Kid Rock has made no secret of his desire to follow in Bob Seger’s footsteps, but it still comes as a mild shock to have Bob Ritchie deliver an album that feels like it could have slipped in unnoticed between Against the Wind and The Distance in Seger’s discography. That’s precisely what the Rick Rubin-produced Born Free is, a striking re-creation of the waning days of the Silver Bullet Band, the time when the energy started to dissipate and a fascination with country ballads seeped into the heartland rock. It’s a comfortable setting for Kid Rock, who has slowly abandoned rap for country as he crept closer to middle age, but Born Free doesn’t feel lazy: it’s tightly written and crisply articulated thanks in large part to Rubin’s recruitment of an all-star supporting band anchored by Red Hot Chili Pepper Chad Smith, Chavez vet Matt Sweeney, Los Lobos guitarist David Hidalgo, and Heartbreaker Benmont Tench. These pros give Born Free the suppleness of well-worn leather and Kid Rock rides their grooves with ease, digging into the grinding “God Bless Saturday,” laying back on “Slow My Roll,” slyly trading verses with old sparring partner Sheryl Crow on “Collide” (which also happens to feature Seger himself on piano), and shuffling along with the three-chord boogie of “Rock Bottom Blues.” Kid Rock demonstrates enough versatility to excuse “Care,” the most apathetic protest song this side of John Mayer’s “Waiting for the World to Change,” where Kid correctly deduces that the least he can do is care, but even that slight stumble works as sheer sound, drifting along upon the Midwestern rock & roll that Kid Rock has sworn to keep alive. Born Free goes a long, long way toward keeping that heartland flame burning bright: it’s familiar yet fresh, and song for song it’s the best album Kid Rock has cut since Devil Without a Cause.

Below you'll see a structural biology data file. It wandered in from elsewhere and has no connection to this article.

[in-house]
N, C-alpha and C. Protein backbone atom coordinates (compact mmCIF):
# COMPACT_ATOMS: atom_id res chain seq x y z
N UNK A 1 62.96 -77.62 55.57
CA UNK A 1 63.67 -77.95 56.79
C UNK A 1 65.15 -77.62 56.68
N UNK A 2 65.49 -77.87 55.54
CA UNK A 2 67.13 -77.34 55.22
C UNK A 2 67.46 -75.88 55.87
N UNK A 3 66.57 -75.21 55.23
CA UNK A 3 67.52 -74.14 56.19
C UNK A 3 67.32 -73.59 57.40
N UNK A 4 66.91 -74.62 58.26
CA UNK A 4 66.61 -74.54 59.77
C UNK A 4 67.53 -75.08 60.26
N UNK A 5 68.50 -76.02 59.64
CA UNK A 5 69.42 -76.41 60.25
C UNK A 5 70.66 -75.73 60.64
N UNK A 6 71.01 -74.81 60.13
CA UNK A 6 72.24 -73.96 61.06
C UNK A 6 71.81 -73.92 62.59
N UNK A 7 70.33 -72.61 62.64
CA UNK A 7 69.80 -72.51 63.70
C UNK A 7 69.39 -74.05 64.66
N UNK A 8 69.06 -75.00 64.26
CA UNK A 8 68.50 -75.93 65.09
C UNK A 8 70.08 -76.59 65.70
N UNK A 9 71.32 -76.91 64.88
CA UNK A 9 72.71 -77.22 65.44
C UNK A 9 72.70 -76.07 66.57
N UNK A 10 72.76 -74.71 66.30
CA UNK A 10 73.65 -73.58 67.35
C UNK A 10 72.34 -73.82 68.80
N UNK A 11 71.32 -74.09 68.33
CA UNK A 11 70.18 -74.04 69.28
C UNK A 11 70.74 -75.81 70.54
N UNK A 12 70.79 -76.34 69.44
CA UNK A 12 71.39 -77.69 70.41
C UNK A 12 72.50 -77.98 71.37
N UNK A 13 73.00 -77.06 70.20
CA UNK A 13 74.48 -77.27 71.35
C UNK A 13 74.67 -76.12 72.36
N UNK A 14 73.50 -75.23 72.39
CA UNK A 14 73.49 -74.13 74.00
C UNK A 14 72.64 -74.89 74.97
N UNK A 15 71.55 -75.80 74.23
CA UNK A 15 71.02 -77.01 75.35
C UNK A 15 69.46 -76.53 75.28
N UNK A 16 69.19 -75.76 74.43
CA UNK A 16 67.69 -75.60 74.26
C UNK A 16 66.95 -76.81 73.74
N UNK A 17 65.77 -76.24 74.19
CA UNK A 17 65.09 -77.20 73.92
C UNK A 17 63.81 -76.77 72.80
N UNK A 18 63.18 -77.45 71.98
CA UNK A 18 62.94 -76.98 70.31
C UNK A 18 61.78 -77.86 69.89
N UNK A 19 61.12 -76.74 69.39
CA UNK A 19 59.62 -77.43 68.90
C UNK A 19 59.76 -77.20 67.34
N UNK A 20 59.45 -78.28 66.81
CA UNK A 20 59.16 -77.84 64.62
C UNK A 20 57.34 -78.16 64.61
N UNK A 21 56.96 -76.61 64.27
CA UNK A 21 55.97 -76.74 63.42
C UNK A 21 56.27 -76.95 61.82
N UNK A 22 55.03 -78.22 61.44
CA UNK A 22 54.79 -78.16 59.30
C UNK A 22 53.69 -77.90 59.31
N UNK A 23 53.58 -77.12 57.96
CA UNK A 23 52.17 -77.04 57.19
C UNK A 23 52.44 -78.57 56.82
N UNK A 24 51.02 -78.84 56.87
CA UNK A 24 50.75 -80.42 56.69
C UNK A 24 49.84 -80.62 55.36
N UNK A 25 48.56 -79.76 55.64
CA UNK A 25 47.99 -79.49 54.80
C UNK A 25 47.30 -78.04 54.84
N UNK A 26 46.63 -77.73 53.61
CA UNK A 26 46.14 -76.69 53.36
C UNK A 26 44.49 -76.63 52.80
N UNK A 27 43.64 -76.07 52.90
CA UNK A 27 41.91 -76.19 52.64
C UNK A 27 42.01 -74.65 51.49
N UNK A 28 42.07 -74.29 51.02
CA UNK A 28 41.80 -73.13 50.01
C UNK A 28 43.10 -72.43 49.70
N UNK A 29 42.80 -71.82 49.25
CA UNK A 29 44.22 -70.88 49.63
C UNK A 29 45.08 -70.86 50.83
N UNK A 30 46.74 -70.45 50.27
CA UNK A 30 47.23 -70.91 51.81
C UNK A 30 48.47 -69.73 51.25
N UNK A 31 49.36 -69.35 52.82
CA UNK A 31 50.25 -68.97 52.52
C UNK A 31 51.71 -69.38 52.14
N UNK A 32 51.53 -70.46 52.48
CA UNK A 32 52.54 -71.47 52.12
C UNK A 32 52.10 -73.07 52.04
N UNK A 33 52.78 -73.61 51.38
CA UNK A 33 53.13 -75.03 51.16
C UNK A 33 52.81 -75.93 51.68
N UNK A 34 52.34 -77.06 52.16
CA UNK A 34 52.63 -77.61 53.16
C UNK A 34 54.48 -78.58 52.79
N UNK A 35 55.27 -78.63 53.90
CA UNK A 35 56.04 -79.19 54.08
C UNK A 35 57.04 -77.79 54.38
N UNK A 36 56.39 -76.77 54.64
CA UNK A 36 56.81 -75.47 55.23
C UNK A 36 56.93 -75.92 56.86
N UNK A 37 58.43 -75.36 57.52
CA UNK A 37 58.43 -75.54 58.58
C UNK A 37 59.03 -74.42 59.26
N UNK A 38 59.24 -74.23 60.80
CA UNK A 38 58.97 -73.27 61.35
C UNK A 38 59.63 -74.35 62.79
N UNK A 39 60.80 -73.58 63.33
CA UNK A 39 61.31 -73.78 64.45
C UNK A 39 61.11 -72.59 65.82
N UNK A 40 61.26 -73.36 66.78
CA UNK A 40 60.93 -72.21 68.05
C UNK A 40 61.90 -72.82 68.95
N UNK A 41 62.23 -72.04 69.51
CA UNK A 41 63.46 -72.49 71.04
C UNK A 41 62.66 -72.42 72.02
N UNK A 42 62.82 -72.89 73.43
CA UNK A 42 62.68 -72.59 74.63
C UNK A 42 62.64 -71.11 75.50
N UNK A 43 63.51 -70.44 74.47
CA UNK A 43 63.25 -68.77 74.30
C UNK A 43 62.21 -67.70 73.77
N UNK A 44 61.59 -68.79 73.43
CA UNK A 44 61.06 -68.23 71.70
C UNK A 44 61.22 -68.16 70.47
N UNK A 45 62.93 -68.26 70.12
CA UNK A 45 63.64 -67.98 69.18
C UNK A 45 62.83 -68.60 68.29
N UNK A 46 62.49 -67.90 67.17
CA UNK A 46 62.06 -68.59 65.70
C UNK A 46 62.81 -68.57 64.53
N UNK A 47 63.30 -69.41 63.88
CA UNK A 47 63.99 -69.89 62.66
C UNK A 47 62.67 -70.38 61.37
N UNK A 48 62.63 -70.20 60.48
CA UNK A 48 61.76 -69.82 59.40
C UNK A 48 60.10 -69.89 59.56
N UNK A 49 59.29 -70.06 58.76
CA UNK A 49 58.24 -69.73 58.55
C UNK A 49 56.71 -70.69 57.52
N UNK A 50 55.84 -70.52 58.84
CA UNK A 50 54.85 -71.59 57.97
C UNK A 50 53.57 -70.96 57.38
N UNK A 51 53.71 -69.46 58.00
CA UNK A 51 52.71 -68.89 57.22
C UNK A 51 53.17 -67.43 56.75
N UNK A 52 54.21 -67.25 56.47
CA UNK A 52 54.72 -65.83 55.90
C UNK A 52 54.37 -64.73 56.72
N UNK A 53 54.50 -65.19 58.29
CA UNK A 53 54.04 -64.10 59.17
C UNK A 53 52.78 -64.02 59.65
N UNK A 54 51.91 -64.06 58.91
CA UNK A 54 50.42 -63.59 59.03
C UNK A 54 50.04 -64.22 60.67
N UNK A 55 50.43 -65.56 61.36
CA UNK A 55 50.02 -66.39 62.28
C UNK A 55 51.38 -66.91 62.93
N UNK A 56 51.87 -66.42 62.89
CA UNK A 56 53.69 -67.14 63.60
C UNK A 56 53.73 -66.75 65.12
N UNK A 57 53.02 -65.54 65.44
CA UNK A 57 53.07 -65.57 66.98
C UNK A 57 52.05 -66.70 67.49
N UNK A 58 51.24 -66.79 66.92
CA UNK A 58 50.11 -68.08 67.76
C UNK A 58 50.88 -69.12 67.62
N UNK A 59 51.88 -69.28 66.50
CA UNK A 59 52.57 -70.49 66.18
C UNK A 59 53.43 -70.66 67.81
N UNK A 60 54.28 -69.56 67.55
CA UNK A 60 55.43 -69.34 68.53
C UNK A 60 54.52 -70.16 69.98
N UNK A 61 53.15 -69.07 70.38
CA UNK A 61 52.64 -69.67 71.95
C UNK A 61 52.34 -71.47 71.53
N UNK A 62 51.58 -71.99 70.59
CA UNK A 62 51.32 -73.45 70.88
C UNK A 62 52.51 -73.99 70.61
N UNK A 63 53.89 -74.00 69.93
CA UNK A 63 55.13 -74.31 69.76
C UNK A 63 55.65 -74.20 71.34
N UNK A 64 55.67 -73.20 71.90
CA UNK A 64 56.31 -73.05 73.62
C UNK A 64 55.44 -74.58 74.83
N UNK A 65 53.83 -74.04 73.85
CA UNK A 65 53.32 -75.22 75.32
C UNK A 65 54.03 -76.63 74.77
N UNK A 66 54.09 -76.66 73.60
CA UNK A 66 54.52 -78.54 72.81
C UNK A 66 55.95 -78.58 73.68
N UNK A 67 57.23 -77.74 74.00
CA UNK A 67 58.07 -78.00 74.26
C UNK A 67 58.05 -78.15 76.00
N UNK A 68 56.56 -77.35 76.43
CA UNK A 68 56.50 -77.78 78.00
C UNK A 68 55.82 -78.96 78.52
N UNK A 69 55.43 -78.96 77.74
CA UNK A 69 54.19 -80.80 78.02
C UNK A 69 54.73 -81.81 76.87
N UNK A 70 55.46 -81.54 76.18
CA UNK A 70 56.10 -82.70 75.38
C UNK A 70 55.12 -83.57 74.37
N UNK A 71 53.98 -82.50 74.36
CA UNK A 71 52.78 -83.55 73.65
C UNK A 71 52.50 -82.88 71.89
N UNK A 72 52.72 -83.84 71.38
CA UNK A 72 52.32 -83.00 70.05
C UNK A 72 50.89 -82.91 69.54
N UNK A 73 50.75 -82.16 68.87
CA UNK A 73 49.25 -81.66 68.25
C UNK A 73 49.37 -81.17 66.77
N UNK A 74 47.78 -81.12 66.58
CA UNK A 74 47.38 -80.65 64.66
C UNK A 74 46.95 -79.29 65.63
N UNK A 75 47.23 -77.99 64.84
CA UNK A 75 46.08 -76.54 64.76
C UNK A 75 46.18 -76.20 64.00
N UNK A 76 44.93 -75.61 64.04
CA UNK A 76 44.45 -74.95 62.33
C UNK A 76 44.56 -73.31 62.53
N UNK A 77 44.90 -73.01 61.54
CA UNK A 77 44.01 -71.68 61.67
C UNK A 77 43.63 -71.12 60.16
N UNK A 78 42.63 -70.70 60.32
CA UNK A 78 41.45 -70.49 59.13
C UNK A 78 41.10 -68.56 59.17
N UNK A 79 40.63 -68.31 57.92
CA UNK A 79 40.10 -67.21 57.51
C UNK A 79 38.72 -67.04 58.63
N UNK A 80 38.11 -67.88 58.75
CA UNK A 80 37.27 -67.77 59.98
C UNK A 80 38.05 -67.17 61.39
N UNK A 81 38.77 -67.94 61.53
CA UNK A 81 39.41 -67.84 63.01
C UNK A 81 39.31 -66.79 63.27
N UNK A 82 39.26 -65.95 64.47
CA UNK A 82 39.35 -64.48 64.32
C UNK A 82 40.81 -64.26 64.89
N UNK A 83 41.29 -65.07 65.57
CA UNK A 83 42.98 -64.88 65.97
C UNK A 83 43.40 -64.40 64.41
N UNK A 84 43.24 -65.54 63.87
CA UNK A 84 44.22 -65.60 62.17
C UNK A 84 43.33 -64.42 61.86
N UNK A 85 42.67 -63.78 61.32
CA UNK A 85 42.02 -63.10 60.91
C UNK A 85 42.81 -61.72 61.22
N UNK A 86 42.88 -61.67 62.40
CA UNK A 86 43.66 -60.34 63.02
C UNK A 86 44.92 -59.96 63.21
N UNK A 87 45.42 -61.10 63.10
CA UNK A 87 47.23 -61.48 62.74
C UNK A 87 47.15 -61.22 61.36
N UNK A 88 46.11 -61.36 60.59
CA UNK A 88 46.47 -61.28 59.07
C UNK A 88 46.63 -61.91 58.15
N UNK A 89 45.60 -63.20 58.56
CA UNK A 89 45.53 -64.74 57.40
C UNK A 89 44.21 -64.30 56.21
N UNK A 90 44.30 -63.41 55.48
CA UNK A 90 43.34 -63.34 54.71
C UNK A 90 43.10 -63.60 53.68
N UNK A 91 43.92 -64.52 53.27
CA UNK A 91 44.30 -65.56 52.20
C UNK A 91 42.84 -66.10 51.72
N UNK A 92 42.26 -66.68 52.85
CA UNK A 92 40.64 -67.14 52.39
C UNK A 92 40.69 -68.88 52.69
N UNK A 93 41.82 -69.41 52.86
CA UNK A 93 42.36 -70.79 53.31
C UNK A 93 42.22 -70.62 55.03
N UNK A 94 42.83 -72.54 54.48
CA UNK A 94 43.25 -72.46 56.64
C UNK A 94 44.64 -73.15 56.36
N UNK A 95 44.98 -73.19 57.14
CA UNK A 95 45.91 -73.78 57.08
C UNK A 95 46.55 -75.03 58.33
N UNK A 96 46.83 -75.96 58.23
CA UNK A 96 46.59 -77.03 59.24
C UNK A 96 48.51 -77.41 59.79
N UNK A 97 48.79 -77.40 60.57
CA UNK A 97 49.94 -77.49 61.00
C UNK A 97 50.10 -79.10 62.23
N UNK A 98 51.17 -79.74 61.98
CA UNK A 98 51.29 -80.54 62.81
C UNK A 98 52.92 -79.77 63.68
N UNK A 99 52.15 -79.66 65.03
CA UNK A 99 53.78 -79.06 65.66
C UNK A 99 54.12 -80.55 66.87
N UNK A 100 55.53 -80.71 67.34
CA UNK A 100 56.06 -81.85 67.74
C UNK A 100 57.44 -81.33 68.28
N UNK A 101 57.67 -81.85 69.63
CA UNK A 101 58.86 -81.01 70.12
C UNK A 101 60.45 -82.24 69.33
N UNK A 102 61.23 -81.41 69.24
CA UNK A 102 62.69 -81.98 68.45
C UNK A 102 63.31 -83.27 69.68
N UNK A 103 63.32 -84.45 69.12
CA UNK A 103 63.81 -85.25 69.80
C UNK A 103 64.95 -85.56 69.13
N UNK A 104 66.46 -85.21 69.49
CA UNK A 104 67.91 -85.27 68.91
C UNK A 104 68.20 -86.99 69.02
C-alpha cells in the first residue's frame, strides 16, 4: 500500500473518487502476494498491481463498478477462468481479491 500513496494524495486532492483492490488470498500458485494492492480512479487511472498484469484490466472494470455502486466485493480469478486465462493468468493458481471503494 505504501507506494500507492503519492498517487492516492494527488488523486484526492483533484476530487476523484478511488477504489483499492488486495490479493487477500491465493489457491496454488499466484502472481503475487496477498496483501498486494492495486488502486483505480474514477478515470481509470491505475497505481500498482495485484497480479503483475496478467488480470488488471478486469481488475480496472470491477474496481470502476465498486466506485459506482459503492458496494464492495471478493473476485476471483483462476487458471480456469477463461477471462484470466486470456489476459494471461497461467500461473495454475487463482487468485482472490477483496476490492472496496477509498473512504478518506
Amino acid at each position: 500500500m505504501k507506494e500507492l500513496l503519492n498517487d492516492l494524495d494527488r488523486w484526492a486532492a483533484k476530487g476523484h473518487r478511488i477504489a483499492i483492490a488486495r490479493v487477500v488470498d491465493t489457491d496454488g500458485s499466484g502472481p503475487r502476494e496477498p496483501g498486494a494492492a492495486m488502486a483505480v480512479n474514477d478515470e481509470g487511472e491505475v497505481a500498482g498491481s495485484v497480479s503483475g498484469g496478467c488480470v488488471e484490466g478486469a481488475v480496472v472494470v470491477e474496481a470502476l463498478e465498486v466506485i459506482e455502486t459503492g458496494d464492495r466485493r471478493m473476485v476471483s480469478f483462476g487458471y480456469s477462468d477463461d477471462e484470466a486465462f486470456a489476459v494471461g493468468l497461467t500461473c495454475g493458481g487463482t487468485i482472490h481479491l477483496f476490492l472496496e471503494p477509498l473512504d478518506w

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AllMusic Review by Stephen Thomas Erlewine